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News » UK » CIS payments continue to rise » published 6 Jul 2016

CIS payments continue to rise

HM Revenue & Customs data reveal that there was a 3% increase in the number of people or organisations receiving payment from the Construction Industry Scheme (CIS).

In 2015/16 a total of 992,973 people or organisations received at least one net payment from the CIS, compared to 963,000 people the year before.

Over the last two financial years the number receiving CIS payments has increased by 7%.

The figures were obtained by construction union Ucatt via a freedom of information request as part of its campaign against what it calls ‘false self-employment’ in the industry.

Ucatt said that the continued increase CIS payments was ‘particularly alarming’ because the rise of payroll companies and agencies in 2014 was meant to reducing self-employment.

(Unions are not keen on these umbrella companies either as they not only have a tendency to make all sorts of deductions from workers’ pay, they also make employees pay not only their own national insurance but also that of the employer’s.)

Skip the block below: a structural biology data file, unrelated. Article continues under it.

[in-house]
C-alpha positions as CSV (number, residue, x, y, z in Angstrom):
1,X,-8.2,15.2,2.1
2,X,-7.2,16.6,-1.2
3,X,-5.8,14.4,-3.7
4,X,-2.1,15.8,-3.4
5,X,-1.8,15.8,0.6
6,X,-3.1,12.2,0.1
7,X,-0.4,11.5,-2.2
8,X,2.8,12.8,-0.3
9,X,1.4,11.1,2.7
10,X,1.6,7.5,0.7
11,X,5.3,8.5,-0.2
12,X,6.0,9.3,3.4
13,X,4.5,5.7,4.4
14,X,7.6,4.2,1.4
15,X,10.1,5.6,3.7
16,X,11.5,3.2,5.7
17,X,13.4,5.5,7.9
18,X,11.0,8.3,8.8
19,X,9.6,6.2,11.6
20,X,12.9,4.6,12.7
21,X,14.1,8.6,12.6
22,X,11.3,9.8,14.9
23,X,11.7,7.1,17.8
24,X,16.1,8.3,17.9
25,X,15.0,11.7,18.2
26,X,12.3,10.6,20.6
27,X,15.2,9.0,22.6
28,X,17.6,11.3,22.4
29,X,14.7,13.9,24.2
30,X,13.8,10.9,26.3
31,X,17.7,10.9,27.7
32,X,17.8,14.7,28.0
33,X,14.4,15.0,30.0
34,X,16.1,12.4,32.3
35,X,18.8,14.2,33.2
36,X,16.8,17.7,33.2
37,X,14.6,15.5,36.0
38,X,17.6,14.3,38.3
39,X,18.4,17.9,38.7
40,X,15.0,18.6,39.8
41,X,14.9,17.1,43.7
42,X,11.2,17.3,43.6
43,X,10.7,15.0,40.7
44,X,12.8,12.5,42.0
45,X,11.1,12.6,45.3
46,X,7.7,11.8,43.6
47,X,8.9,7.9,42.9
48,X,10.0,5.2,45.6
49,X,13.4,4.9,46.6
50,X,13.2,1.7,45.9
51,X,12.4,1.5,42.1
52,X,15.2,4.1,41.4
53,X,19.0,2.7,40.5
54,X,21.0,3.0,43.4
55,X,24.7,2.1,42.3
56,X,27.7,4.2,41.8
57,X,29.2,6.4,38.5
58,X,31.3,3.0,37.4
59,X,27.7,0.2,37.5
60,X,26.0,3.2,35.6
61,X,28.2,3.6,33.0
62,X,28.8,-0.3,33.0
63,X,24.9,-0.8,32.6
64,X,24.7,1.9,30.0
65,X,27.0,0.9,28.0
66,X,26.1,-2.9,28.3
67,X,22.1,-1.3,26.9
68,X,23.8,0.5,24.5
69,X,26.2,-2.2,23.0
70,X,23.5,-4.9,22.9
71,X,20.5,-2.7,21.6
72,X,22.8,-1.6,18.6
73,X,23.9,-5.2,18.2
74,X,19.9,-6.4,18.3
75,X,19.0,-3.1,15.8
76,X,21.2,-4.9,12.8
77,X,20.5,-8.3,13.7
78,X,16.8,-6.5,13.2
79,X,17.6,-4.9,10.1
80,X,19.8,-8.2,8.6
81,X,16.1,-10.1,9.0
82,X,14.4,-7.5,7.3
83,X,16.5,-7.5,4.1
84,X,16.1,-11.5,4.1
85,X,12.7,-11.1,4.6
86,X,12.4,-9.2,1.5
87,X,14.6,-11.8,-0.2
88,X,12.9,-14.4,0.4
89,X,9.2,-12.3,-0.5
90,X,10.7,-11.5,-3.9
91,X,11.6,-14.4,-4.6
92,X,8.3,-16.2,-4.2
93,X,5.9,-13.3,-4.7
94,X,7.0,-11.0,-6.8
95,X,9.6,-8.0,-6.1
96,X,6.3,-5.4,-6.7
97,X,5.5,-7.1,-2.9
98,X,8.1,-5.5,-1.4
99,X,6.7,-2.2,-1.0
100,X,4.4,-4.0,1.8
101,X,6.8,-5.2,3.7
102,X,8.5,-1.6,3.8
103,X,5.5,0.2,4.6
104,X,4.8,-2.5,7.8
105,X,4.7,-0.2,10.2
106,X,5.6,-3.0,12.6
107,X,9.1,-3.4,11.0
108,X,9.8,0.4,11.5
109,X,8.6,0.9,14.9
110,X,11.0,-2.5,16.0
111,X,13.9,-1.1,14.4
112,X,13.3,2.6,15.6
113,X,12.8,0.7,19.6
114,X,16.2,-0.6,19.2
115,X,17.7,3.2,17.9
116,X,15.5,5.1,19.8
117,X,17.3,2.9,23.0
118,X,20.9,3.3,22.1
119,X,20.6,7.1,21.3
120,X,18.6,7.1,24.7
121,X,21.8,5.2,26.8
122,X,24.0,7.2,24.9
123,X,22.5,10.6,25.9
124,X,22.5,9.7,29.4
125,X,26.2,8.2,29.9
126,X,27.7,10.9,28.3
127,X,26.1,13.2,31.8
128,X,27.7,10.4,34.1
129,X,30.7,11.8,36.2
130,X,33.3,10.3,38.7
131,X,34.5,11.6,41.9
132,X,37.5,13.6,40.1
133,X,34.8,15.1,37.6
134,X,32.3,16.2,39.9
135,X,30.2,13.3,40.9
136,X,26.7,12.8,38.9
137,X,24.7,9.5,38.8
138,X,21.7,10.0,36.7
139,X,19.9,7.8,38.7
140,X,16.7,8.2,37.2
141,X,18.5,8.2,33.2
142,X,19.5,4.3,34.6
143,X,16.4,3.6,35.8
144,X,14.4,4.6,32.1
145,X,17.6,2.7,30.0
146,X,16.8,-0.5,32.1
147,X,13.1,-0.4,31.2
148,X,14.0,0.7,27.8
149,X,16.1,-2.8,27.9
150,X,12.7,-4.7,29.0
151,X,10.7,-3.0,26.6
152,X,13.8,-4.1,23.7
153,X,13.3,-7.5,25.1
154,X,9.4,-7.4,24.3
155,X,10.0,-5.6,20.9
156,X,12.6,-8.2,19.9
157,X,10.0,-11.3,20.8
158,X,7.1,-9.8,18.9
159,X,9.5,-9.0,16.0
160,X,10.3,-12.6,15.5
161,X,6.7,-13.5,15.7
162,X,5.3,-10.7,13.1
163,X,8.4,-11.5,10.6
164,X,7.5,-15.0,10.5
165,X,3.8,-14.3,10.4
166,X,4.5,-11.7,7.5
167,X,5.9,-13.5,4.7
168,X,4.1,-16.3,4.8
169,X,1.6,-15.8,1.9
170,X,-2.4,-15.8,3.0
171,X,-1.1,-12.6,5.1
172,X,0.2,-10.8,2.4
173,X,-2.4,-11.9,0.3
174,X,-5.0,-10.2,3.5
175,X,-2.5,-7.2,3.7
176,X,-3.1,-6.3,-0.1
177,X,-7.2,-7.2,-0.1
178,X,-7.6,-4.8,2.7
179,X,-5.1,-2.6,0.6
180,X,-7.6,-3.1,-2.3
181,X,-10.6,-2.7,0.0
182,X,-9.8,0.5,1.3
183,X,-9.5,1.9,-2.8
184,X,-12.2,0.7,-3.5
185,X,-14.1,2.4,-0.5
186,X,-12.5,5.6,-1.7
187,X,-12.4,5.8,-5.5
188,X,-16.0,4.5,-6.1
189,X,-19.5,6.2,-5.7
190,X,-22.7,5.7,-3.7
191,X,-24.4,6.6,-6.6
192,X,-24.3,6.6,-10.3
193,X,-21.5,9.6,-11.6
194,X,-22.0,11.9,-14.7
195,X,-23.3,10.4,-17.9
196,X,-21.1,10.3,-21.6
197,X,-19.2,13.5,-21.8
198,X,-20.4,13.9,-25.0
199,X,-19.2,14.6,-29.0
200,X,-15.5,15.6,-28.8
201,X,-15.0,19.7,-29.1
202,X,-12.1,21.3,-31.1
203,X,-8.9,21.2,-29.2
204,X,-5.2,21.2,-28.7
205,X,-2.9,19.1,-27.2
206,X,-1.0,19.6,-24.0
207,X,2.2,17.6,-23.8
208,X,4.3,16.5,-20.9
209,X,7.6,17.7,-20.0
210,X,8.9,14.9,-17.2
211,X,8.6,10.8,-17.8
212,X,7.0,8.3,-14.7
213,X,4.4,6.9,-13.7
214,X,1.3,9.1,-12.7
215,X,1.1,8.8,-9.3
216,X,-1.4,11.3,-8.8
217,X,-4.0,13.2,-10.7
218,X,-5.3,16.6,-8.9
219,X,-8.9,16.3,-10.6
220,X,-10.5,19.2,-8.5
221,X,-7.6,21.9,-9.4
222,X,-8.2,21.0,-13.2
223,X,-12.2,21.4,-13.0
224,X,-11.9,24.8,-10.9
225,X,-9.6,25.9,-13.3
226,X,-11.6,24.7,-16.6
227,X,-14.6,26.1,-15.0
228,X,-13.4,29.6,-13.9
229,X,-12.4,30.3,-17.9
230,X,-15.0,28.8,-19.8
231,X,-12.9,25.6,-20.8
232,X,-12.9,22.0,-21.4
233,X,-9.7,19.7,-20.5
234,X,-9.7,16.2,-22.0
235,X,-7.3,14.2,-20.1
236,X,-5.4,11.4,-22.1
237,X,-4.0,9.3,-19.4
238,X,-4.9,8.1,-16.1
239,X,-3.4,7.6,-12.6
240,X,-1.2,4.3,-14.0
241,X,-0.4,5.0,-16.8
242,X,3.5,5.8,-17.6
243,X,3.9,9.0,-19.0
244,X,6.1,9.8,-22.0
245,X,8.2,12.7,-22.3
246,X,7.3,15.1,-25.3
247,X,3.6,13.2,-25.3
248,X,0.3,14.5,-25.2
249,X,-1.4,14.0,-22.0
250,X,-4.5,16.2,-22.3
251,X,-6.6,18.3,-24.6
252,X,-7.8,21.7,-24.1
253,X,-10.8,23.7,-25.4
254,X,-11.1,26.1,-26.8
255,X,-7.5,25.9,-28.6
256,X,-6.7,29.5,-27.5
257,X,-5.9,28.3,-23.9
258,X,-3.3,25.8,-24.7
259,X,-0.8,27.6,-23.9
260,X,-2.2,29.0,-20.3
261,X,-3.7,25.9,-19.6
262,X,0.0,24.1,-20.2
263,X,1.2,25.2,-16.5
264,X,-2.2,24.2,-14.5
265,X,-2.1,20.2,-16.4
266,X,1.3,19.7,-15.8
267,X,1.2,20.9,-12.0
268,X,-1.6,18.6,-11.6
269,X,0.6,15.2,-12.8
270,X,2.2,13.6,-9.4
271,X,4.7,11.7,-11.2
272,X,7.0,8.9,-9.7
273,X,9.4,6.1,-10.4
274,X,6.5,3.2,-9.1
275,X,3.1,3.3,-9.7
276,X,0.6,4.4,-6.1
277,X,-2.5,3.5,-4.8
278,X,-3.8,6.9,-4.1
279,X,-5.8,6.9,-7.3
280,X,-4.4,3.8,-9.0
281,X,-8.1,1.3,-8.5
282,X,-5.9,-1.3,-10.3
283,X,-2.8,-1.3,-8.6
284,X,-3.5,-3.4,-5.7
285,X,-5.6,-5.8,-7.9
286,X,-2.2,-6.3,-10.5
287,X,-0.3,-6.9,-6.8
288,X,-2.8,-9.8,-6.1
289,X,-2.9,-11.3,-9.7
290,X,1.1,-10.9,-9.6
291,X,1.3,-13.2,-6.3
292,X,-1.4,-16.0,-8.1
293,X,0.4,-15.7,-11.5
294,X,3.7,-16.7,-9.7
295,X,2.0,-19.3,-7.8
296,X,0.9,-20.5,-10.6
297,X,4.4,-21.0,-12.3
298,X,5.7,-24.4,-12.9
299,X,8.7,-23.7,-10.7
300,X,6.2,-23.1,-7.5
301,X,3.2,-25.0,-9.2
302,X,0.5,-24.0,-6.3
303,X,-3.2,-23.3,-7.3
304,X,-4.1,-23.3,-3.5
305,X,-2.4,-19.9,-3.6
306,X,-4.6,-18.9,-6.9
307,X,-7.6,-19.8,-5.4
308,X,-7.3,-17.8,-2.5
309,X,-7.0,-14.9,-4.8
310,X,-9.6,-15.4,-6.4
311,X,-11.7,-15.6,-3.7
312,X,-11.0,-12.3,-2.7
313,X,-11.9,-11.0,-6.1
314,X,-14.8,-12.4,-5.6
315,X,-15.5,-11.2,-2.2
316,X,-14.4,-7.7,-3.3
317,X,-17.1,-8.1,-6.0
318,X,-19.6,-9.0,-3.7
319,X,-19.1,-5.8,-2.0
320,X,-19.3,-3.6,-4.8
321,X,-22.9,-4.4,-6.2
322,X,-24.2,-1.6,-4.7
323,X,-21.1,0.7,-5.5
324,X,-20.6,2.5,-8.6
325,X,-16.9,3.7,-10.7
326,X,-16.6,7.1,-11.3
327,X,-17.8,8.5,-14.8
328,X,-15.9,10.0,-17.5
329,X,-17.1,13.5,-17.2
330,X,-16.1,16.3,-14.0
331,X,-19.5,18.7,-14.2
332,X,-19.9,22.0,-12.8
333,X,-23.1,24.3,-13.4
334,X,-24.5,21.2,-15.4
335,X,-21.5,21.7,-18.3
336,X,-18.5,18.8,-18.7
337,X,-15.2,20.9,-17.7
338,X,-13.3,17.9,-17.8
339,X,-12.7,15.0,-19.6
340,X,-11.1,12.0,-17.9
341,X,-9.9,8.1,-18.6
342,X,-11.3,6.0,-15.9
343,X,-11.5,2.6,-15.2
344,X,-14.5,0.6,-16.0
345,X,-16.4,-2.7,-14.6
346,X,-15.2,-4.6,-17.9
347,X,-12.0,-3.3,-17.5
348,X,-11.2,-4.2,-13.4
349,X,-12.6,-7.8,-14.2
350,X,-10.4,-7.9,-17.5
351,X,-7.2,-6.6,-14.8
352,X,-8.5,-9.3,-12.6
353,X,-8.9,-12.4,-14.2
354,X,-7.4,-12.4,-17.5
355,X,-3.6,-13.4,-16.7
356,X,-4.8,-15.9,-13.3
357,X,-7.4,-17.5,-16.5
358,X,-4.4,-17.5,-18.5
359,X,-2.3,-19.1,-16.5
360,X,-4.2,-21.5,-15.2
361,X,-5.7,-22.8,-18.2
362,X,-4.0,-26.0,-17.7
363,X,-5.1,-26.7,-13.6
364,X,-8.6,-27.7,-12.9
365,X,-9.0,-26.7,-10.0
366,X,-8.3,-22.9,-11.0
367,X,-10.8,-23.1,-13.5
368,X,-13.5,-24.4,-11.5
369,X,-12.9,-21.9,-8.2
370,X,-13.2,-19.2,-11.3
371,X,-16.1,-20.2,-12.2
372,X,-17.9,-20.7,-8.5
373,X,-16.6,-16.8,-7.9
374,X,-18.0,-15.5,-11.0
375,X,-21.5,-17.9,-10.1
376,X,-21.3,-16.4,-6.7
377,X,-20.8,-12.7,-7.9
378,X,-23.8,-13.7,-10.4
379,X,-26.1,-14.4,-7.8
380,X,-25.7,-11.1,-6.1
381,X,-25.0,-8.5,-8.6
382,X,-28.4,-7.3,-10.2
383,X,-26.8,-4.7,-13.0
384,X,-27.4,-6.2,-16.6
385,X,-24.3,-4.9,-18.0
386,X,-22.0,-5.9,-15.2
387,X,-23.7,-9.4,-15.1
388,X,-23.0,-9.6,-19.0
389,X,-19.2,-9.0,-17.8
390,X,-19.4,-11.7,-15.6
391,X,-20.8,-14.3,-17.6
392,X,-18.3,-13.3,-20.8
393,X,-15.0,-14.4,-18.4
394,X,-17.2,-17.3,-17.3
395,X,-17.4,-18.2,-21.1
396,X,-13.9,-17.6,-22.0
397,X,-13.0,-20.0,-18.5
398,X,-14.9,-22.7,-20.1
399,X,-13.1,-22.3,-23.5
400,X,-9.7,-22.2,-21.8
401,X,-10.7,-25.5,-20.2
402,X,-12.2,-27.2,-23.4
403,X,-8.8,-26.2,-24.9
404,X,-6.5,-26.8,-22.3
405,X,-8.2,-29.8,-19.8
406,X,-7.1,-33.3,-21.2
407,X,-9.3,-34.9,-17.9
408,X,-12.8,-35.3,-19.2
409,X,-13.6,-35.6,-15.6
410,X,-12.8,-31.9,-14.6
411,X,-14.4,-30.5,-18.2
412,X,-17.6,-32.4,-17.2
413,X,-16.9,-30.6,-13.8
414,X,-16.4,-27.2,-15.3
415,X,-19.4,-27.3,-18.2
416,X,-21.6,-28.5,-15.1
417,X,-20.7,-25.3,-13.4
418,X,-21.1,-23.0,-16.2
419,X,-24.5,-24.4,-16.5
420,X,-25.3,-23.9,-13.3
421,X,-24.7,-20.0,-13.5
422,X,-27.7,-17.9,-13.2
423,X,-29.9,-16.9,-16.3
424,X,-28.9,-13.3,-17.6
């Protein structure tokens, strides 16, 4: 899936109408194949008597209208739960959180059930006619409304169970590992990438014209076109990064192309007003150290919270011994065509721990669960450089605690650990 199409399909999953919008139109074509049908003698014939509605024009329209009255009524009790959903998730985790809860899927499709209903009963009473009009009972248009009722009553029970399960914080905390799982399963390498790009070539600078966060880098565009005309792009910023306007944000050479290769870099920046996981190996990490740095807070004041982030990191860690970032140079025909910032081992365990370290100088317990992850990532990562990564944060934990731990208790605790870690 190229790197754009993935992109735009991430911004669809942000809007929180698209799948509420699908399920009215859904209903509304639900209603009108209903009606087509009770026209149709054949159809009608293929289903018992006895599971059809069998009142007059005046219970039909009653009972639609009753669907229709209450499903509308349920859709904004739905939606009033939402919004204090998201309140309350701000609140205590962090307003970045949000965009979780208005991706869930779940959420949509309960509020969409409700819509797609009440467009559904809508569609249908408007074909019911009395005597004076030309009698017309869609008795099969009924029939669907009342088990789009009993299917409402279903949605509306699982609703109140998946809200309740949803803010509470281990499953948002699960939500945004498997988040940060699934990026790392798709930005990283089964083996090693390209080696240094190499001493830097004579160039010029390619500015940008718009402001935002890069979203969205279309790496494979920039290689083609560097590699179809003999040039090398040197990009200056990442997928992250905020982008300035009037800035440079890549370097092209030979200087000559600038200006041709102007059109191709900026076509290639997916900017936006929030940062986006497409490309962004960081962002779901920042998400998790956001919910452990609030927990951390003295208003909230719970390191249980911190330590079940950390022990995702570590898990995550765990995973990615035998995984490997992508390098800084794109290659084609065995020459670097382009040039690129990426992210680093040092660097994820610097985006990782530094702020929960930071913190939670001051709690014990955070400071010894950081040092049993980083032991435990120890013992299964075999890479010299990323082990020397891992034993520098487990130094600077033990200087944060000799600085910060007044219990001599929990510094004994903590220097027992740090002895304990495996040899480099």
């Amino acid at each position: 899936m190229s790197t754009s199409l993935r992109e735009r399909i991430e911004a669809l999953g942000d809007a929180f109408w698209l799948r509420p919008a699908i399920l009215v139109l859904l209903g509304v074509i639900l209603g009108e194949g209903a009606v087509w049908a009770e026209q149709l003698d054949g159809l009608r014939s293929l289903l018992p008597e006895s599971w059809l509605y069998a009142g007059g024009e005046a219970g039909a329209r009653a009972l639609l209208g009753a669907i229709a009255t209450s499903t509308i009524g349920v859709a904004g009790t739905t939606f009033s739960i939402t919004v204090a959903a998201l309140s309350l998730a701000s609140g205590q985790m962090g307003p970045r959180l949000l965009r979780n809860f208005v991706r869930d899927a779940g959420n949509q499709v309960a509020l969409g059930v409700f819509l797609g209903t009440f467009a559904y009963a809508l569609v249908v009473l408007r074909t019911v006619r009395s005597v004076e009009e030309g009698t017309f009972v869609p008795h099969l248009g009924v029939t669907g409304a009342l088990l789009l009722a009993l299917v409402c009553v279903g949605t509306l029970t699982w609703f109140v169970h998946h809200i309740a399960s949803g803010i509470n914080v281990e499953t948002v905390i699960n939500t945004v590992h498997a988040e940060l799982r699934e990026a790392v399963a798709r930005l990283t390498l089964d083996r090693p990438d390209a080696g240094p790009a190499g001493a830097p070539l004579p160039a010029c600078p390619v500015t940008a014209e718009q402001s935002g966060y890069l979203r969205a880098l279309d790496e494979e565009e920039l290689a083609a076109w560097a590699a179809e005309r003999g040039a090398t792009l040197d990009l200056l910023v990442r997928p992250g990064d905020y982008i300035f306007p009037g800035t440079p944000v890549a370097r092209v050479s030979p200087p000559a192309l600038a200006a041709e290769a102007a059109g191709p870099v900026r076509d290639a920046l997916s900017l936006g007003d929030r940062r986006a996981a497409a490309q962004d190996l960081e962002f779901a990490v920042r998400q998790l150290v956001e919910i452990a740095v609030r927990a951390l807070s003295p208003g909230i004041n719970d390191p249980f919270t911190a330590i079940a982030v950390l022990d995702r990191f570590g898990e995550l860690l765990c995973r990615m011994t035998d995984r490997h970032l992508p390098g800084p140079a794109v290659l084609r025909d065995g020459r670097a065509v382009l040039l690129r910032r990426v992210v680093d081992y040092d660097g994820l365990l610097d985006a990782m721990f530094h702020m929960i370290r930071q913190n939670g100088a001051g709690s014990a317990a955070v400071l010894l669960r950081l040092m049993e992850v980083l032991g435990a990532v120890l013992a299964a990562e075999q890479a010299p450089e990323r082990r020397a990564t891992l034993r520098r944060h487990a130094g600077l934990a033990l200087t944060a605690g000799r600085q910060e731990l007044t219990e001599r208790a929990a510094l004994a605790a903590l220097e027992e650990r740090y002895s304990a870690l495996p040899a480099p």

In 2013/14 just 24 companies were fined for wrongly recording the employment status of their workforce.

Research by Ucatt in 2012 found that false self-employment was costing the UK exchequer £1.9bn a year.

Ucatt acting general secretary Brian Rye said: “These figures lay bare the sorry mish mash of the UK construction industry. It is no wonder that productivity is low, accidents are high and we fail to train apprentices when the industry is fundamentally built on sand. By failing to employ workers directly the construction industry is demonstrating a short term mindset where workers are casually tossed aside at the completion of every project.”

Mr Rye added: “There needs to be a fundamental reform of the industry to ensure that workers are either employees paid by standard PAYE methods or are genuinely self-employed. Until this is resolved the inherent contradictions in the industry will continue.”



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This article was published on 6 Jul 2016 (last updated on 6 Jul 2016).

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